Silicon Valley actually counts the number of clicks the buyer has to go through to purchase, as they know it is key.
That is one reason Apple worked on Apple Pay and this button:
Not every business can be like Apple or Amazon, especially due to compliance in some industries.
Yet if you can at least make your processes easier than your competitors, you will have an advanatge.
6. Scale your ambitious
Human beings, as per the last point, like to take the easy option. Even people who aren’t lazy don’t usually like hard options.
A sensible business owner therefore makes processes easier. However, this tendency in human nature can also be a negative thing.
Business owners who start to earn a good living often take their feet off the accelerator.
The most successful business owners often don’t start off with the ambition to make $1m in a year.
They start off hoping to make $5,000 or $10,000 a month. Then they do it, and then hope to make $15,000, and then $20,000 and so on.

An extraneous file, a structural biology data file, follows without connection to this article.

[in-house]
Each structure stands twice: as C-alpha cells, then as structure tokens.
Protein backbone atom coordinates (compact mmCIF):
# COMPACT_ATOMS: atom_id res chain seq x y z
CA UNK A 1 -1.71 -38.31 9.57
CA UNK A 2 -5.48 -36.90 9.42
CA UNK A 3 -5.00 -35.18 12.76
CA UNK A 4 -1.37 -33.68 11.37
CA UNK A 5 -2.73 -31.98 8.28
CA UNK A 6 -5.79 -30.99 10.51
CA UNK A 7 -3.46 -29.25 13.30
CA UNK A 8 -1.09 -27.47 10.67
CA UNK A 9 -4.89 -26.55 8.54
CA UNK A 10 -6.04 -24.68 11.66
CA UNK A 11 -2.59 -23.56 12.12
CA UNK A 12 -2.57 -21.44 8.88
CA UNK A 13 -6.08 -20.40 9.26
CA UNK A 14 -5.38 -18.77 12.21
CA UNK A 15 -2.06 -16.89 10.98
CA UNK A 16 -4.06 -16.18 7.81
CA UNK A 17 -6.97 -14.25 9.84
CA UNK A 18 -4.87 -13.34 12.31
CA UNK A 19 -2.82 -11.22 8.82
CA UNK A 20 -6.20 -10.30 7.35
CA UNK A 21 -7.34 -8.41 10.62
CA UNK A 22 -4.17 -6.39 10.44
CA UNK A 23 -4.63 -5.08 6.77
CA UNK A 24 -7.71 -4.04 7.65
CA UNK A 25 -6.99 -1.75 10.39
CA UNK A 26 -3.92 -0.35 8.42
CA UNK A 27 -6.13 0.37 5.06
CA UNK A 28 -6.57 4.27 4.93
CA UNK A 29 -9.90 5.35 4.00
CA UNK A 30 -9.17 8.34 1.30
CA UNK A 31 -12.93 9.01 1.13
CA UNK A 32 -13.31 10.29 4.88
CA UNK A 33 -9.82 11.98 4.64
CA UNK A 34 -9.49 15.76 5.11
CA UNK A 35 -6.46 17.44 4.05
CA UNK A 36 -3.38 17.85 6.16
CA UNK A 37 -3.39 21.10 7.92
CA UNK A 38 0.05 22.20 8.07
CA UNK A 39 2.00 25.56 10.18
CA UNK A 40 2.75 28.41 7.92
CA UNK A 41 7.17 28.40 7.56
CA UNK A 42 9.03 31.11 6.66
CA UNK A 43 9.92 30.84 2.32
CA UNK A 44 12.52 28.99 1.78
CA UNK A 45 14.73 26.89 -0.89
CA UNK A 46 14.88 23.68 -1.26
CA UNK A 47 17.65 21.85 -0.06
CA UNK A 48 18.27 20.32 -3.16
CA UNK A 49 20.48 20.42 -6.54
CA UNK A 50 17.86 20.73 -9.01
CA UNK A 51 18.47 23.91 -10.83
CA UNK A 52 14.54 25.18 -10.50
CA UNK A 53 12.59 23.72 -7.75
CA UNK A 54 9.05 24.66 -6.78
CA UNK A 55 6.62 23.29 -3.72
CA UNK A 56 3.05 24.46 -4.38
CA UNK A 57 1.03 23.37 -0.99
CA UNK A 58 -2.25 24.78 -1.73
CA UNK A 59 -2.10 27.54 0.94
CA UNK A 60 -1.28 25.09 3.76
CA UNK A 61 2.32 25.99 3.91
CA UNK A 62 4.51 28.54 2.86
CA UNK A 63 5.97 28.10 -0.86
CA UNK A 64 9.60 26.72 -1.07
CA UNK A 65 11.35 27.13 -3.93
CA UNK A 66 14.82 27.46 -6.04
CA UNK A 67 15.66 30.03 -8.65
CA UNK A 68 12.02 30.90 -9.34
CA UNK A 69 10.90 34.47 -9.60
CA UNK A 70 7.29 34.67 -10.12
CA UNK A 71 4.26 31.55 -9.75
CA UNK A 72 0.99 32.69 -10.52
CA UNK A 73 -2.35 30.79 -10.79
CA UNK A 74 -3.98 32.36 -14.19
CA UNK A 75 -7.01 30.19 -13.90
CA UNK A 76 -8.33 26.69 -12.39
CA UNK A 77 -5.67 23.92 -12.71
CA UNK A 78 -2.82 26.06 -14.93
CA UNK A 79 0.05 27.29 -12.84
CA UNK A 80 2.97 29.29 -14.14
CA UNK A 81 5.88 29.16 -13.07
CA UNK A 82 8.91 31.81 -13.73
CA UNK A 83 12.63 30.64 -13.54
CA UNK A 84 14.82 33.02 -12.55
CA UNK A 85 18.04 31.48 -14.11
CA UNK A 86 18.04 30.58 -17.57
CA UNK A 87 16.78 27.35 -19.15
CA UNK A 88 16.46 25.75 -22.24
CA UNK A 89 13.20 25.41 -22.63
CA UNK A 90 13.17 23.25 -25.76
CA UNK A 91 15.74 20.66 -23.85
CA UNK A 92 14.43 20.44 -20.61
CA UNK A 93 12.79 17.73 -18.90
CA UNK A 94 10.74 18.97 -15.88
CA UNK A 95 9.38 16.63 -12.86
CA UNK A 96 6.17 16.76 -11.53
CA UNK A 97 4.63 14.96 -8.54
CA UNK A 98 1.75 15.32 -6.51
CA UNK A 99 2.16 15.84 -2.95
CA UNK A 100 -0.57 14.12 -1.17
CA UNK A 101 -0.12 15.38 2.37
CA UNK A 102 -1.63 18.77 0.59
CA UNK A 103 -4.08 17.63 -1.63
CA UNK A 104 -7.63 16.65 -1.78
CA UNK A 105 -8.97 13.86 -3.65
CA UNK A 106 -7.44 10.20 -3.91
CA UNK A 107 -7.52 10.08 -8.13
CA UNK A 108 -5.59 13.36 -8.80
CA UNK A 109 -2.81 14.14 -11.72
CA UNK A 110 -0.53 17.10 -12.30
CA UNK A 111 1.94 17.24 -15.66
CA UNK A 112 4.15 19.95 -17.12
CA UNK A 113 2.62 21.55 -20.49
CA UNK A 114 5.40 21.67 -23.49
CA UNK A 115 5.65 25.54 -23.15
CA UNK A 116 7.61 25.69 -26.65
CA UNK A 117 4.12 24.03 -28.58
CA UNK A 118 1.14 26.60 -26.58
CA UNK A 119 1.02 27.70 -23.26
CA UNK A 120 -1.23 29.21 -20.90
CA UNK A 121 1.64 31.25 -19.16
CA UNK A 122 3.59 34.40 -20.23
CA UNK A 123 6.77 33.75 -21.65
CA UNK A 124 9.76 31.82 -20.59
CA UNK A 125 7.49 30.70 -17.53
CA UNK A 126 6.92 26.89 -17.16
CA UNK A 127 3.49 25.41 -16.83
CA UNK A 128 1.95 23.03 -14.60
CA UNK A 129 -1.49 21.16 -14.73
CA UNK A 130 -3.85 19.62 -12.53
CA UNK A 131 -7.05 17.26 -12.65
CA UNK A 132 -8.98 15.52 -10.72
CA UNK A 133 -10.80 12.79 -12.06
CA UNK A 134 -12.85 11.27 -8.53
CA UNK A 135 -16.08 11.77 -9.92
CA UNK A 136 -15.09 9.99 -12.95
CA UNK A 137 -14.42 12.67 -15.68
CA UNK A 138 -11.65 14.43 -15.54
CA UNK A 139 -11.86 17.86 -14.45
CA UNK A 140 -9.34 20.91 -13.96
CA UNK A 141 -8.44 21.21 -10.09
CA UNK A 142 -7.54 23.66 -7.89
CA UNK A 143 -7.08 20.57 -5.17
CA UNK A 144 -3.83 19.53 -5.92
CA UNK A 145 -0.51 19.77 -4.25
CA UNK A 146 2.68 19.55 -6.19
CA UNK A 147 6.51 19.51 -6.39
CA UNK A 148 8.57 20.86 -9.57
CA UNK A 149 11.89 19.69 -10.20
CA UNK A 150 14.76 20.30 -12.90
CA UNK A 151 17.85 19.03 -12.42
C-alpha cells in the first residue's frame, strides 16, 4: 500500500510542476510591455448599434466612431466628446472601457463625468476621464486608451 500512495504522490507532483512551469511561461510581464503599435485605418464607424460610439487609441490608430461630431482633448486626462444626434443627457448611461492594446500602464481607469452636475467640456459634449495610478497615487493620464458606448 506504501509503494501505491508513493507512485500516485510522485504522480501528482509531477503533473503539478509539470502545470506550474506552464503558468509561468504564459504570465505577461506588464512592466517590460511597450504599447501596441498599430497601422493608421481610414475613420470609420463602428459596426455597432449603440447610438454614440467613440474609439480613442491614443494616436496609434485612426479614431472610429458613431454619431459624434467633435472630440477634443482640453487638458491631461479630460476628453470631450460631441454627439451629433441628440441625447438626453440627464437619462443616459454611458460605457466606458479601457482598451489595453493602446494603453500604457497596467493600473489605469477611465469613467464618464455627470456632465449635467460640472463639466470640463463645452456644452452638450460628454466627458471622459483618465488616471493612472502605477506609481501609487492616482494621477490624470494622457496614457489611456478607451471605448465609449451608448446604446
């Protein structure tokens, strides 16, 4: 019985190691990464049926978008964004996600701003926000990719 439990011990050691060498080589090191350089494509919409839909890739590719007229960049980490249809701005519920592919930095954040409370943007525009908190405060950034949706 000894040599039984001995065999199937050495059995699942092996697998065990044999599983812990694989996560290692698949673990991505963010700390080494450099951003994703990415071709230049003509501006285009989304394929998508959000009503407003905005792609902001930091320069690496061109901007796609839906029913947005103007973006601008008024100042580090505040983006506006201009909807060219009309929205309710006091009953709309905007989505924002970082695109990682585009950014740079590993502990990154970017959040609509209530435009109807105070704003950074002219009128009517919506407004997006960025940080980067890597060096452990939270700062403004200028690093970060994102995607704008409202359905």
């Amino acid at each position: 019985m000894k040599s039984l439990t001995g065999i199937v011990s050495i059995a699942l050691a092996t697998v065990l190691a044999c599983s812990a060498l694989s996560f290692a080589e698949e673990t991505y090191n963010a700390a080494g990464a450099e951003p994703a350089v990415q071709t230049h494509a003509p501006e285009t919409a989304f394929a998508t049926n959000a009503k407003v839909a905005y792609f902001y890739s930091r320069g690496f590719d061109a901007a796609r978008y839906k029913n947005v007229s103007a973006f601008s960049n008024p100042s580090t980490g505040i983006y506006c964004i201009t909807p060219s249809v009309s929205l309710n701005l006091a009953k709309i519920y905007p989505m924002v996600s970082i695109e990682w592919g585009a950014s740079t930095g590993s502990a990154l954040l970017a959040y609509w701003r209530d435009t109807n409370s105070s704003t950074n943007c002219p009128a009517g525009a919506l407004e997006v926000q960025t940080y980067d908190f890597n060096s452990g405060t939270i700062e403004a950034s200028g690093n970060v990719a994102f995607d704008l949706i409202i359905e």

There are two sides to the balance sheet – costs and revenues. If you, as the owner, don’t know the basics of accounting and marketing, this is a disadvantage.
it is a huge mistake to think “well I can hire a salesperson”, or “the product sales itself”.
In this day and age, (most) consumers wants to deal with an expert in their domain who can communicate, not a traditional sales person.
They want thought leaders. And yet many business start up leaders think words like profits, sales and revenues are dirty words, and accounting is a boring word.
They are the oxygen that keeps a business going.
8. Don’t put all your eggs in one basket
I have seen so many businesses put all their eggs in one country’s basket and then regretted it.